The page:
Loneliness and social isolation can have serious consequences for frail seniors. Clinicians should be on the lookout for these risk factors and consider the use of personalized interventions when treating patients, investigators say.

In a 22-year study of frail older adults in the Netherlands, researchers found a gradual increase in mortality risk tied to social vulnerability. Although frailty put participants at a higher overall risk of mortality when compared with their peers who were not frail, the highest risk was observed in those with combined frailty and loneliness — or frailty and social isolation.

Lack of social connections may lead to unfulfilled care needs and poor health outcomes, wrote Emiel O. Hoogendijk, Ph.D., from the Amsterdam Public Health Research Institute.

Frail older adults with loneliness or social isolation may have less favorable personality characteristics such as low self-esteem. This can affect their ability to cope with stress, for example. Social problems also may be expressed physically in immune responses and various medical conditions, the researchers added. Social isolation, for example, is linked to depression and cardiovascular disease.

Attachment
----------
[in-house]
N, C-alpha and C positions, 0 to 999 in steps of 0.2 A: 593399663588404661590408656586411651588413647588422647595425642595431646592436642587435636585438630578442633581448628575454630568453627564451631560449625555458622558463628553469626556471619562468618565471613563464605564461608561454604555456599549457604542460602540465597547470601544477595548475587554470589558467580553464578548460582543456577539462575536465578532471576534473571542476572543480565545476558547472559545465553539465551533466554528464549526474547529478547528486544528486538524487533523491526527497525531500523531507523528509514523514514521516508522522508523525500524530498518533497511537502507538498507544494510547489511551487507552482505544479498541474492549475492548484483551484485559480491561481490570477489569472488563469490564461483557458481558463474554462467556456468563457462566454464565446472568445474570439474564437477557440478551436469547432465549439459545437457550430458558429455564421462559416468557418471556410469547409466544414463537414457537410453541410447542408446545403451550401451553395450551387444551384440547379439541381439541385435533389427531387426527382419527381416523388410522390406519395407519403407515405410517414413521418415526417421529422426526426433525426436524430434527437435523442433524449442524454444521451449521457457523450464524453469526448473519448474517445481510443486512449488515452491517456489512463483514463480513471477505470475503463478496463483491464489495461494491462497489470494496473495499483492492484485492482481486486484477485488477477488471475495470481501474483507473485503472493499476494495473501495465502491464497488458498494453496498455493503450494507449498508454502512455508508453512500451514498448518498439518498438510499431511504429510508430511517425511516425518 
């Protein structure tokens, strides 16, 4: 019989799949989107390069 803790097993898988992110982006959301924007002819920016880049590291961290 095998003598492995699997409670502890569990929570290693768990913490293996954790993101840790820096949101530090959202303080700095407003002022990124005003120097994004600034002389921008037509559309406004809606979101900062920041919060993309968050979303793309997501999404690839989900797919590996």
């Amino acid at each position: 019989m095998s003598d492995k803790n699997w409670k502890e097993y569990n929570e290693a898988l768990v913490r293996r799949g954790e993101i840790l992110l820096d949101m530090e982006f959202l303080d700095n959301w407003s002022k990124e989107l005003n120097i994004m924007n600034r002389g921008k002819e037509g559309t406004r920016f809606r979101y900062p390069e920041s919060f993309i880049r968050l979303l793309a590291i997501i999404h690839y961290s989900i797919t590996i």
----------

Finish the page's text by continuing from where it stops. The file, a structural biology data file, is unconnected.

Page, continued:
To forestall adverse outcomes, targeted interventions should be tailored to match the cause of social isolation or loneliness, Hoogendijk wrote.

Evidence exists that group‐based social activities alleviate social isolation, for example. But the evidence is less clear for loneliness, he said. “Some approaches have the potential to diminish feelings of loneliness, such as psychological therapies,” he added.

The findings are particularly relevant during the COVID-19 pandemic, the researchers said. “Social distancing may prevent transmission of a virus, but it increases social isolation and feelings of loneliness that in turn may increase the long‐term risk of mortality in this group,” they concluded.

Full findings were published in the Journal of the American Geriatrics Society.